Large Universities vs Small Colleges: Advantages and Disadvantages of Each

Searching for the right university may begin as early as sophomore year of high school. While many teenagers have their dream major and institution, others are overwhelmed by the process. Students might not know if they want to reside out-of-state or commute, attend a private or public school, or play a sport. To begin, one must understand the differences between large universities and small colleges. There are advantages and disadvantages of each, and awareness helps future undergrads make a decision.

What Defines A Large University?

A large university has more students, faculty, and acreage. While there is a wider variety of activities, some students might feel overwhelmed, homesick, or inferior. A feature piece called “Pros and Cons of Small Colleges and Big Universities” was published on lovethesat.com. It reads:

Big universities tend to have 15,000 students or greater . . . offer a greater number of degree plans and major and minor fields of study, and are often research institutions. . . . Big universities tend to have greater student body diversity and vastly larger class sizes, as well as more clubs, organizations, and opportunities for social interaction.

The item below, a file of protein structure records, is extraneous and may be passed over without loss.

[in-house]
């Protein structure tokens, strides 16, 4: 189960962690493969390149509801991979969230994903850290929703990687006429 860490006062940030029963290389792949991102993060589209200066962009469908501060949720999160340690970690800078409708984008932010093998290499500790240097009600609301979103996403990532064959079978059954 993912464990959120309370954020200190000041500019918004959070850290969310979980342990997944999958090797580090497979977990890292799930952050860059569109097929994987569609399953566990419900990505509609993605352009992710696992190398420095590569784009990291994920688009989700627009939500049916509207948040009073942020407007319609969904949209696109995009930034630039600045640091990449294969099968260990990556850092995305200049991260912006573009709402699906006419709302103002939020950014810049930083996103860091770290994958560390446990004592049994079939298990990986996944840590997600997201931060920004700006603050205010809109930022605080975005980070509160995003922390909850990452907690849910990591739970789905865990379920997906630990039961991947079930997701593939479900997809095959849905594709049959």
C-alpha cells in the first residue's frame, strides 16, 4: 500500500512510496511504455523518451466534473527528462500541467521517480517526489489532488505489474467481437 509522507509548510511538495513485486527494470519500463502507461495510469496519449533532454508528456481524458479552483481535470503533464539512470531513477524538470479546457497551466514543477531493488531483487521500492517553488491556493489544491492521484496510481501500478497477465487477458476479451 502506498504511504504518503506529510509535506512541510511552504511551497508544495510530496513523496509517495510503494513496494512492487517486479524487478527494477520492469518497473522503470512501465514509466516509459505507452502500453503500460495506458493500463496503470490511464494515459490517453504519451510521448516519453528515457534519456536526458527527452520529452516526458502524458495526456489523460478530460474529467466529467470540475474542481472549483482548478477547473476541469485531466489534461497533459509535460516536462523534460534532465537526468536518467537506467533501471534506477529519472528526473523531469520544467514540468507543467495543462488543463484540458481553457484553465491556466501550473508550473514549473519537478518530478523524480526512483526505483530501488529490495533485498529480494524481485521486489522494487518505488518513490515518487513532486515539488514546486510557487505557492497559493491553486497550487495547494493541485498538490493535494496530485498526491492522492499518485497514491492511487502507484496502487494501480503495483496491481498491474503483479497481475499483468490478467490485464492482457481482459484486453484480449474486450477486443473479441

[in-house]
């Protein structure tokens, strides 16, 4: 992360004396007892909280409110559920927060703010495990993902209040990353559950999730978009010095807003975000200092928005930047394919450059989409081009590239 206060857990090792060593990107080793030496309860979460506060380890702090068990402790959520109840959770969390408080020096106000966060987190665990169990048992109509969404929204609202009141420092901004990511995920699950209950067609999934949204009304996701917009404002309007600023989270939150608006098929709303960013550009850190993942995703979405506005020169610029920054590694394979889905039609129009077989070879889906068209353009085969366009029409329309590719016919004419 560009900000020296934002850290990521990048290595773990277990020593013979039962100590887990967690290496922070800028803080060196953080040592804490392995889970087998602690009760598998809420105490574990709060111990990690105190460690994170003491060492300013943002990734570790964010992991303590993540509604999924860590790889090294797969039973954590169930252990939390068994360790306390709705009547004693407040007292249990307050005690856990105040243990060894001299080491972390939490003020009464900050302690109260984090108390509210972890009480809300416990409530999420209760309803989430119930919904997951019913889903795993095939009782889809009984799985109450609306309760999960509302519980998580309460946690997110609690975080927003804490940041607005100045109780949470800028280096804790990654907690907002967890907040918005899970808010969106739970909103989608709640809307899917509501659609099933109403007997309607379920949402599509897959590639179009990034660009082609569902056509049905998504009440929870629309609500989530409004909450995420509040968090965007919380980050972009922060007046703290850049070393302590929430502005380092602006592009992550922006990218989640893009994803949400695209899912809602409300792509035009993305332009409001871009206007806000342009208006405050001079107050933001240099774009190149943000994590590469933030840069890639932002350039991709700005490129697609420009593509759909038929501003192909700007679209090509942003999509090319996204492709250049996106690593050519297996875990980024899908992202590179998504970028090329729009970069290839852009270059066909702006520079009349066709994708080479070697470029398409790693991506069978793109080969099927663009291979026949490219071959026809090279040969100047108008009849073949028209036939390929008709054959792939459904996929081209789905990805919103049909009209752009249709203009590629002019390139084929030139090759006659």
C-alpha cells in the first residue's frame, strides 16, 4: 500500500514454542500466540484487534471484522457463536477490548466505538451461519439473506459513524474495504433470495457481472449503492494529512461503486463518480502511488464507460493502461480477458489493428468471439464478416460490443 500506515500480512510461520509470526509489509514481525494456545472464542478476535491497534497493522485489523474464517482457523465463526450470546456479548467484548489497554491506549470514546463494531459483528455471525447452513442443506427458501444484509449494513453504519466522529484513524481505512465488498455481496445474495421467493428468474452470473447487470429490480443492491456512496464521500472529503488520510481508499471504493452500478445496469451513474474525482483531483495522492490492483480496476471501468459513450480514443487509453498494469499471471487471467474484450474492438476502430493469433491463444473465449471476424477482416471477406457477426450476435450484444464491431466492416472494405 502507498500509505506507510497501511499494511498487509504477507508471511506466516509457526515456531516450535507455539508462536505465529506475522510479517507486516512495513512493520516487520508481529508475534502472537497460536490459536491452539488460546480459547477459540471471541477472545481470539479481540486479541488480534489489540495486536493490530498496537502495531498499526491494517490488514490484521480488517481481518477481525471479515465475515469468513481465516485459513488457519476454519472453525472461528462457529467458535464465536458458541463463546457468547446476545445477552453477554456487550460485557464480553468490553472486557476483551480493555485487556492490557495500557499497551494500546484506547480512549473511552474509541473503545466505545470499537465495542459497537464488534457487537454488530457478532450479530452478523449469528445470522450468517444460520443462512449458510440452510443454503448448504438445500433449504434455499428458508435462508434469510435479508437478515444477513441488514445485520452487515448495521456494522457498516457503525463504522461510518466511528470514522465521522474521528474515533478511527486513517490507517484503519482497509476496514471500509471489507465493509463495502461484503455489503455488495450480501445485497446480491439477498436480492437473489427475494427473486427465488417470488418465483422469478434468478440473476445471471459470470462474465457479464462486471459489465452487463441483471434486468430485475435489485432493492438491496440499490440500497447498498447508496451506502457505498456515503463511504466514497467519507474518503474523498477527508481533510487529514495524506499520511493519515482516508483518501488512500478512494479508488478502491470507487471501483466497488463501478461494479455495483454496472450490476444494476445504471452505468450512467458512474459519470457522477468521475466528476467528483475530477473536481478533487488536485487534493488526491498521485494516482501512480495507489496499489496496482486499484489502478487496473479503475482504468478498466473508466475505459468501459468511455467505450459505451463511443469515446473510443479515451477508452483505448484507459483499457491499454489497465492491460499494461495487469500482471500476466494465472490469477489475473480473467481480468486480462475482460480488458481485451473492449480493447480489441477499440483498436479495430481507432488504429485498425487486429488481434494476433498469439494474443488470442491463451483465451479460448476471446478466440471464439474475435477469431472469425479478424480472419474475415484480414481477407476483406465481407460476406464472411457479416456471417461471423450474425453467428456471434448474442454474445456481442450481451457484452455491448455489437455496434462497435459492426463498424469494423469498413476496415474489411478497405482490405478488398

Advantages of Large Universities

  • Endless possibilities of majors, minors, campus jobs, sports, extracurricular activities, and study abroad programs
  • Being further away from home provides of sense of independence
  • Easier to hide from bullies or distasteful people
  • A vastly bigger pool of potential friends
  • Thousands of out-of-state commuters prevent isolation, homesickness, or rejection
  • There are activities, events, and parties occurring at all times
  • Recreational facilities, including gyms, sports fields, swimming pools, dining options, theatres, workshops, and other leisure activities
  • Better-funded
  • Attend a well-known or precious university
  • More housing options offer a greater chance of meeting your needs
  • Notorious sports teams produce ample opportunities for those who want to play in a professional league
  • Graduate programs for Master’s and Doctoral degrees
  • Tend to be cheaper for in-state students
  • Lecture halls with hundreds of students benefit those who dislike the spotlight
  • Walking is great for exercise

 

Disadvantages of Large Universities

  • Waiting for a bus or shuttle to take you around campus may make you late for class
  • Walking for miles in harsh weather is not ideal
  • Students get lost or feel overwhelmed by an immense campus
  • It could take more effort to meet friends and forge relationships
  • Being further away from home nurtures homesickness and new responsibilities
  • Tend to be more expensive for out-of-state students
  • Increased rates of crime, bullying, and violence, as minor conflicts or threats could be overlooked
  • More competition: harder to stand out, impress people, or be at the top of your class
  • Lecture halls with hundreds of students remove personal attention
  • Academic or financial conflicts may be more time-consuming
  • College advisors are too busy with other students to offer individual advice and recommendations